The Dene Tha’ historical information presented on this website is excerpted from the Dene Tha’ Traditional Land-Use and Occupancy Study, published in 1997. The purpose of a Traditional Land-Use and Occupancy Study (TLUOS) is to record and illustrate the presence First Nations had, and still continue to have, on the land in their traditional territories; and to record and disseminate traditional knowledge (or traditional environmental knowledge, often known as TEK) to members of the community who do not possess this information, and to those outside of the community who know very little about First Nations people.
For example, instructions regarding the “proper” use of land, and the wisdom of elders regarding hunting, trapping, fishing, and gathering are examples of the type of knowledge that is collected during a TLUOS project. The passing of this type of information in First Nation communities traditionally occurred through the oral tradition of storytelling through generational links; from grandfather to grandson, from mother to daughter. Stories were told by the elders to explain life and how things were properly done.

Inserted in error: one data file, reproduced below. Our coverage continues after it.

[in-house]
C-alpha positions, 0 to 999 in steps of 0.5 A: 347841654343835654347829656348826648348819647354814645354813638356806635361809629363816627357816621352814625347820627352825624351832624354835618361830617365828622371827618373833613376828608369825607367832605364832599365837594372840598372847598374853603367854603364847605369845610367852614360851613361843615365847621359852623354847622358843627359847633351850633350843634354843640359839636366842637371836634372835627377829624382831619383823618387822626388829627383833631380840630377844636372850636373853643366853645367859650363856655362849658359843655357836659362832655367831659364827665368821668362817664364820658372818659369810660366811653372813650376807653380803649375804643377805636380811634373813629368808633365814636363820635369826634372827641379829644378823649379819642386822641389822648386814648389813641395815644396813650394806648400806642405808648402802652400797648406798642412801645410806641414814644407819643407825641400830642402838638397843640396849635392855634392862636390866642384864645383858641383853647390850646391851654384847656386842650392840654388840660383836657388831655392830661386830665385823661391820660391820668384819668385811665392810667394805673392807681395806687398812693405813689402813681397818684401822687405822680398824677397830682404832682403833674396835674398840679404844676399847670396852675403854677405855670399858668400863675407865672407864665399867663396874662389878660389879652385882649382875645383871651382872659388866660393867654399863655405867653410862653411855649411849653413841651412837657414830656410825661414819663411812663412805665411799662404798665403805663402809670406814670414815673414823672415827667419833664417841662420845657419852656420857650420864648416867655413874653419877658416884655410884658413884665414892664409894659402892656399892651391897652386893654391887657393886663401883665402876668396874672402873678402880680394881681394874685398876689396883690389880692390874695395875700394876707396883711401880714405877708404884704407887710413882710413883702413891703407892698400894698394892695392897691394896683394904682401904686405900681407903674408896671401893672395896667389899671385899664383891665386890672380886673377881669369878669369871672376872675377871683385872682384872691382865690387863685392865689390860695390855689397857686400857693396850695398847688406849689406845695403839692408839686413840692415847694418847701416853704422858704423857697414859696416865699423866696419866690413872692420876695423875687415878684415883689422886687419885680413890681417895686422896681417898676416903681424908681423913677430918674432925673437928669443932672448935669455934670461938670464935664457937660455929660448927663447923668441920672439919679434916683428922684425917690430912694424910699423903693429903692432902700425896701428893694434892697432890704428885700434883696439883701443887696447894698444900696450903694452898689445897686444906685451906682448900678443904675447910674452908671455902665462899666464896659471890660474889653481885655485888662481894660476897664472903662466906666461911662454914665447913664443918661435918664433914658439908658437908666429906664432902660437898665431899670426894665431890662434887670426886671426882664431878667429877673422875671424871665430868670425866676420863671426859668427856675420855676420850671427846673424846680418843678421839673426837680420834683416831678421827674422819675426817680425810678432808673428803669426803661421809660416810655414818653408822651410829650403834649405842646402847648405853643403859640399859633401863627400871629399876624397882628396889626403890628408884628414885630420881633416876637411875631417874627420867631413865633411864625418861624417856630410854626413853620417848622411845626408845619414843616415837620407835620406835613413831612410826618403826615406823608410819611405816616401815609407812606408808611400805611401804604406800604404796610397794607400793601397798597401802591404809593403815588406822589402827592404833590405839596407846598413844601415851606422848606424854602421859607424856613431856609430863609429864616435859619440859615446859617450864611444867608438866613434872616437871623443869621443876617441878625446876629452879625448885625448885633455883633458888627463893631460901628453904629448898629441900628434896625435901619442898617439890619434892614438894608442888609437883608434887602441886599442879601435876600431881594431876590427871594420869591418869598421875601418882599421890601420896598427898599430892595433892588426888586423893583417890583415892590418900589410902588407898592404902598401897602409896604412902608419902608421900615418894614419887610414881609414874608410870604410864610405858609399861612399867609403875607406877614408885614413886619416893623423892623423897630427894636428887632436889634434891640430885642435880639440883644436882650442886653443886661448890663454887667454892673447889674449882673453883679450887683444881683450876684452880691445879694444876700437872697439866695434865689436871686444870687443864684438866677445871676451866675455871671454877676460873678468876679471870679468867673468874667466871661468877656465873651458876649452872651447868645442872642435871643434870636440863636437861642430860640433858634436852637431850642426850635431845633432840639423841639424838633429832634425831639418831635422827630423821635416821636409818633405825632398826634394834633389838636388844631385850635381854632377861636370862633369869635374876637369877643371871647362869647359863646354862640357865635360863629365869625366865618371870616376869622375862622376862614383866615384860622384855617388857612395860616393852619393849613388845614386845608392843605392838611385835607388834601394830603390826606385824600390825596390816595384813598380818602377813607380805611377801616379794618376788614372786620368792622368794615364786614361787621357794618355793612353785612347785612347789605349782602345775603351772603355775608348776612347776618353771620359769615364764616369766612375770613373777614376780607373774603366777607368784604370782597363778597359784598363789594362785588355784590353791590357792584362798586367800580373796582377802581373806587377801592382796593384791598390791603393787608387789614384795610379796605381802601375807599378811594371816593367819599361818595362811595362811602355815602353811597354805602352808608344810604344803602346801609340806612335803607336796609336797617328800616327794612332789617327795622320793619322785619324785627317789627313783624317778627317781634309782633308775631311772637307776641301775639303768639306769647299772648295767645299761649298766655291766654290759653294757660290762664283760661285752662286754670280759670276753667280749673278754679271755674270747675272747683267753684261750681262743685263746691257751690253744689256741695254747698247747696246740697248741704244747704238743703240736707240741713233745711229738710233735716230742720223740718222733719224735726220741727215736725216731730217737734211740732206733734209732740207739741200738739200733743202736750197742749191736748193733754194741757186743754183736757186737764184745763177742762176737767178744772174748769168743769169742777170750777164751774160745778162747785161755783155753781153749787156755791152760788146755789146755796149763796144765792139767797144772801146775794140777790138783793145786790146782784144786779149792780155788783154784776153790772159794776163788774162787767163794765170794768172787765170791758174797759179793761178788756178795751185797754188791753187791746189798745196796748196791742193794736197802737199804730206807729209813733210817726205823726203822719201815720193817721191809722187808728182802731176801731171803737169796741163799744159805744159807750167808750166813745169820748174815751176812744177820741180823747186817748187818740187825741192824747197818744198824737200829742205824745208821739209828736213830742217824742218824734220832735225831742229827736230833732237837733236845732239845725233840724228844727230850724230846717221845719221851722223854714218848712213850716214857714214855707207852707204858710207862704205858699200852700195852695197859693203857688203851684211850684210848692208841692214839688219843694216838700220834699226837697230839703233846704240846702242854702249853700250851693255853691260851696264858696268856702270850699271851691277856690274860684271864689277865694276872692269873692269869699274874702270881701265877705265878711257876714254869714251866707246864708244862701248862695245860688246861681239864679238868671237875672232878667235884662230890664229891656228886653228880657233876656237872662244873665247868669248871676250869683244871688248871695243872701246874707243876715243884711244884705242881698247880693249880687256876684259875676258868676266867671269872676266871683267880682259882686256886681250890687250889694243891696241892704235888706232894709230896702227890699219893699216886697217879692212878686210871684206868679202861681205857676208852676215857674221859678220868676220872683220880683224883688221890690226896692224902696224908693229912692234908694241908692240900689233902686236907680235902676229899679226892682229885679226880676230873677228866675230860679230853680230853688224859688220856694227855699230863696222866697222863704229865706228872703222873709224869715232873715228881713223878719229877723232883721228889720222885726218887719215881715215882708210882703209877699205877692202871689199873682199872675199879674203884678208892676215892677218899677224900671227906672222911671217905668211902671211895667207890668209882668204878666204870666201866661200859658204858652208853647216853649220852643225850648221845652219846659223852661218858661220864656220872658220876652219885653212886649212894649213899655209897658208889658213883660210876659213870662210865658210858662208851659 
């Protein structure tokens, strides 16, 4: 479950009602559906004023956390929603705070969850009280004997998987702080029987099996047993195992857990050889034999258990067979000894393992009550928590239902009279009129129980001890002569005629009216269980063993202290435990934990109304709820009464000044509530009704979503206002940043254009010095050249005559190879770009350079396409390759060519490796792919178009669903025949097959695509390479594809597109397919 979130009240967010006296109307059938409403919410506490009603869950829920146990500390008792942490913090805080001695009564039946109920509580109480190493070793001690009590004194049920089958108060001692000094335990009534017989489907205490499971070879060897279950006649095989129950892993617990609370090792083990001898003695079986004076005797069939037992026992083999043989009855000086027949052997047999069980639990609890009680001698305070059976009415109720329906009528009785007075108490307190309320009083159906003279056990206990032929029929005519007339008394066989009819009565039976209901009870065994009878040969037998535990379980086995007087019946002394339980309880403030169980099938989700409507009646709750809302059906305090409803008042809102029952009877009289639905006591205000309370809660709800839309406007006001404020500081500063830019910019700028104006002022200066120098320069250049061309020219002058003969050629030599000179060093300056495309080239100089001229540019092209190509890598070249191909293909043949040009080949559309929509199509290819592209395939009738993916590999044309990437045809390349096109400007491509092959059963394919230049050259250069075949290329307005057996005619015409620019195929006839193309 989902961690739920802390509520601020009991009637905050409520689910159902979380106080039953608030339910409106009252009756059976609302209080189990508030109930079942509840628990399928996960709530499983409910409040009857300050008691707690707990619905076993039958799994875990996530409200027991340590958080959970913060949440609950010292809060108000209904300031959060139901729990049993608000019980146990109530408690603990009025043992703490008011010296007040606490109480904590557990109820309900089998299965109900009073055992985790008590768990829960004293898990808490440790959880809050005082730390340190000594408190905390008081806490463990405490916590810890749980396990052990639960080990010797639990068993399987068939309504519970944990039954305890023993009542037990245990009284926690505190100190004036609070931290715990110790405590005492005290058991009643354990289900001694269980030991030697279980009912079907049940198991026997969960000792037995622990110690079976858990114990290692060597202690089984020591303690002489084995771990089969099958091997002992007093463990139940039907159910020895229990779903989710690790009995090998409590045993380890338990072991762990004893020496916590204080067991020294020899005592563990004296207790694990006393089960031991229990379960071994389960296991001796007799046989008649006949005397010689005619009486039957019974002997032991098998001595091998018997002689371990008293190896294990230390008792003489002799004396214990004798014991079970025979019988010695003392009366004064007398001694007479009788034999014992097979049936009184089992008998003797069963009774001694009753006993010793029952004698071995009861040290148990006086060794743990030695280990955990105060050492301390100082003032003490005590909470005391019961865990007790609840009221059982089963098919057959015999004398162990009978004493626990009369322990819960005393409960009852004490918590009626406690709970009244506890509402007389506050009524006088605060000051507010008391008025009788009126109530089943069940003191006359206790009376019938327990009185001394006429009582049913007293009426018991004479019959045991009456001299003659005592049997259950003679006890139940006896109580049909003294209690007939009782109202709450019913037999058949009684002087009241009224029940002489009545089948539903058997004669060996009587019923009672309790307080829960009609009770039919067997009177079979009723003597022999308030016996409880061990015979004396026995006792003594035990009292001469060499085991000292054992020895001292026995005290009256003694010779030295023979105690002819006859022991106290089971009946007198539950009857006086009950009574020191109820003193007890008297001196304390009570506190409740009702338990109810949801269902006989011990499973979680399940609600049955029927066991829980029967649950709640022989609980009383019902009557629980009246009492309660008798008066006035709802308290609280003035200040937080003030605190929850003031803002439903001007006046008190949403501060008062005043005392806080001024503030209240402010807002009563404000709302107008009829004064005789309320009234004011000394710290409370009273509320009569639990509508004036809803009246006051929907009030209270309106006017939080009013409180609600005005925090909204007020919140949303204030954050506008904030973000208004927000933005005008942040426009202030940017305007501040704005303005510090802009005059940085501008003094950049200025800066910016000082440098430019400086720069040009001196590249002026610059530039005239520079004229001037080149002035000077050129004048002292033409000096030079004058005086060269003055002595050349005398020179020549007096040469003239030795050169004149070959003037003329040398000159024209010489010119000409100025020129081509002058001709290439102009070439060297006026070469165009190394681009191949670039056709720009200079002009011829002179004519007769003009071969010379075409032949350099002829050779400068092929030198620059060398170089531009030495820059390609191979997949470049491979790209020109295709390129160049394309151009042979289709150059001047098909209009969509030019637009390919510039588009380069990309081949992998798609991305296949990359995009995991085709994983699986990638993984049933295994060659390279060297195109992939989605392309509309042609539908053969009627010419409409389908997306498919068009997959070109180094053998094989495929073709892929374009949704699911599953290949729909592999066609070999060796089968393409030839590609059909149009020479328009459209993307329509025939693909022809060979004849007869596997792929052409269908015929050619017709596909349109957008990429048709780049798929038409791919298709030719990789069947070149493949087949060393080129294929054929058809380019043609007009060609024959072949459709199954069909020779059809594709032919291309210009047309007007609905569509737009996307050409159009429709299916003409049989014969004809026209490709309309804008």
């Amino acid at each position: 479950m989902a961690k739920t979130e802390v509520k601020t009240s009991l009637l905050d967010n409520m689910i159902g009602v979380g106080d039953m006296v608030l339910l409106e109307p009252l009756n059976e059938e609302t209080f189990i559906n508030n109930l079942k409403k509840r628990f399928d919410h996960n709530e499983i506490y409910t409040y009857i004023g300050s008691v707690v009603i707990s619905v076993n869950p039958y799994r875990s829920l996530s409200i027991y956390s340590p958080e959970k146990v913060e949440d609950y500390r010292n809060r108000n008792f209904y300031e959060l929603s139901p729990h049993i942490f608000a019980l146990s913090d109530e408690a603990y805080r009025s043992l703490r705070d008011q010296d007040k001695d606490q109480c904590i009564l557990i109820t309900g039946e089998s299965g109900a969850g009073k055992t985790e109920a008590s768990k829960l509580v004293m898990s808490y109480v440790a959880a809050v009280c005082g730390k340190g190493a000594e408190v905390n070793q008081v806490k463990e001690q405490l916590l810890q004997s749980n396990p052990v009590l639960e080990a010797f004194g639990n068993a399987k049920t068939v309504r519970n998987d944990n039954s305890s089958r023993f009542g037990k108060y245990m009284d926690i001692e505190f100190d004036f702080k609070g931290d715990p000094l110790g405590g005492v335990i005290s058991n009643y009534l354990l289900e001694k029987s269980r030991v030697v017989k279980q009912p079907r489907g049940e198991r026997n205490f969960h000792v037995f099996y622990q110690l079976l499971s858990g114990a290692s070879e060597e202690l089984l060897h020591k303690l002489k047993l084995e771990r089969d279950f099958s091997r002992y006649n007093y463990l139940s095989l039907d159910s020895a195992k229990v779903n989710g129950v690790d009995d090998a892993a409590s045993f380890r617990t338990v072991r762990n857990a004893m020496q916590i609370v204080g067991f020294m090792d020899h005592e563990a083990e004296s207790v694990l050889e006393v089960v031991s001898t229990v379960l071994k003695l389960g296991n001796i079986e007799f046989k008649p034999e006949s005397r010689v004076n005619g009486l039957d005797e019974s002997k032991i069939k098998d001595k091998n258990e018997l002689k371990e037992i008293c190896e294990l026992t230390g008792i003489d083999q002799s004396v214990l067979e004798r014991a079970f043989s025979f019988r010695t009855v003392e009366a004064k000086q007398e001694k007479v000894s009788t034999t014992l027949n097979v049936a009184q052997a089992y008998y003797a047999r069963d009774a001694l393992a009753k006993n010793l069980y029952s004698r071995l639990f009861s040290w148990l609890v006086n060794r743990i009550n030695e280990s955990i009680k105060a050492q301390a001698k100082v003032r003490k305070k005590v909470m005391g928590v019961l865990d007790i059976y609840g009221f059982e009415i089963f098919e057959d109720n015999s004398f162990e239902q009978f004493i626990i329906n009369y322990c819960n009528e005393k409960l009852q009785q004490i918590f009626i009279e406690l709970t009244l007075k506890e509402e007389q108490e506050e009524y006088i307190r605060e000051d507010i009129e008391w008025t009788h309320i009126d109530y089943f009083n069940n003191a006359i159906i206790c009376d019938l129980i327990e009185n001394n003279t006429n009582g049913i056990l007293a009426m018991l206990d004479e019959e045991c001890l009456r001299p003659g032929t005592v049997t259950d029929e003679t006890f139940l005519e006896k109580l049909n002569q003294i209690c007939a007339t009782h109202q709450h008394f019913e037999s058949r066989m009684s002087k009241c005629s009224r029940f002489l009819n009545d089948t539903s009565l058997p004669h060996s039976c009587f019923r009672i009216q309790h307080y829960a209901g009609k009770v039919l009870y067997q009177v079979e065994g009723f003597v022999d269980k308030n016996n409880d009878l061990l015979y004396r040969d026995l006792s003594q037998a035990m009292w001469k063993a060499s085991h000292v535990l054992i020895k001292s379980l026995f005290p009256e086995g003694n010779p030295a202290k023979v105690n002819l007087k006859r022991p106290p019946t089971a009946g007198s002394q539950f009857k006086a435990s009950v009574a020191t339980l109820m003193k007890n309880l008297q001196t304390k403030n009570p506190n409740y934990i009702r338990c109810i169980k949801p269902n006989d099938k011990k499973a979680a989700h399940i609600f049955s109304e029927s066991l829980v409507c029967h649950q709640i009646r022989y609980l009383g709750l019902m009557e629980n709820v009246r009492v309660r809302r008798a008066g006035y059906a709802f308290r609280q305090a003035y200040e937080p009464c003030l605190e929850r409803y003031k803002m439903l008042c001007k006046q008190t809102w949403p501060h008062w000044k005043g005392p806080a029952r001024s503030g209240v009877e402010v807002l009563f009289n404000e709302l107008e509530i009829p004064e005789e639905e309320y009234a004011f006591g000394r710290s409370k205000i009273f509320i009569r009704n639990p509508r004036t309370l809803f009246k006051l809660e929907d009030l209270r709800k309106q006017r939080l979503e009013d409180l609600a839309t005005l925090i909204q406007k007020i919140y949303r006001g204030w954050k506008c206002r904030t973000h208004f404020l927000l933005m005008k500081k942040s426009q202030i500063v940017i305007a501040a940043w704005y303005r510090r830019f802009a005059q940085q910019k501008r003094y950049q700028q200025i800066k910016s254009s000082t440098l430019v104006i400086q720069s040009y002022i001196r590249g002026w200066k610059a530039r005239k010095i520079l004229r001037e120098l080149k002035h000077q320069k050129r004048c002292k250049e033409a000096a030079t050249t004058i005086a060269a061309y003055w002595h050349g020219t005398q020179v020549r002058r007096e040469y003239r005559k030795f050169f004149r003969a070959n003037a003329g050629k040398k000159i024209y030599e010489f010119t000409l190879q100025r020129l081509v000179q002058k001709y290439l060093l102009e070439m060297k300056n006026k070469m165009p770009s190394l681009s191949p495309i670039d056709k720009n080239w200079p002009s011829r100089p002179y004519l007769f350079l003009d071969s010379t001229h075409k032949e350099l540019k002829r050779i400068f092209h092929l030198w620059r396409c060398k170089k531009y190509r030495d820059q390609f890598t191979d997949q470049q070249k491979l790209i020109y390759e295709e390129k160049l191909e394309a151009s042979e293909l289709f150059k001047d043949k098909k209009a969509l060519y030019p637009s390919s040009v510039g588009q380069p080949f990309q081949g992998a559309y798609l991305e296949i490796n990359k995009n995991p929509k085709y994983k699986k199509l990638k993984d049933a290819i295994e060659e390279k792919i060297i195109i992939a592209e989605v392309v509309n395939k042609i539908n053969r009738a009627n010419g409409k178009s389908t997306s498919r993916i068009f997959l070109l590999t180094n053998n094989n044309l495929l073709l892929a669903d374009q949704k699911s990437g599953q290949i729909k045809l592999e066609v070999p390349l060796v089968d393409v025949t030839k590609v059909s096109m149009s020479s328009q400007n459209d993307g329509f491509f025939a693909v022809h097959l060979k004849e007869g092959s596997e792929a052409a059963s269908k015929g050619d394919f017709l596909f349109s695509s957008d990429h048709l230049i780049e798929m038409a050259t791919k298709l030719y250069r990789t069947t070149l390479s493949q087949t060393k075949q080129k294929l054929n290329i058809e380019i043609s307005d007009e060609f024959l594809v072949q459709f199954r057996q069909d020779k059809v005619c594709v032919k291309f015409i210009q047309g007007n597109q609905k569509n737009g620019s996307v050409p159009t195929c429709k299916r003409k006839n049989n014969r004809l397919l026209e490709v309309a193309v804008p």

Unfortunately, the oral tradition of passing on vital information in First Nation communities is slowly being replaced by the written word. This not only reflects a changing lifestyle among First Nations, but an ever-changing society.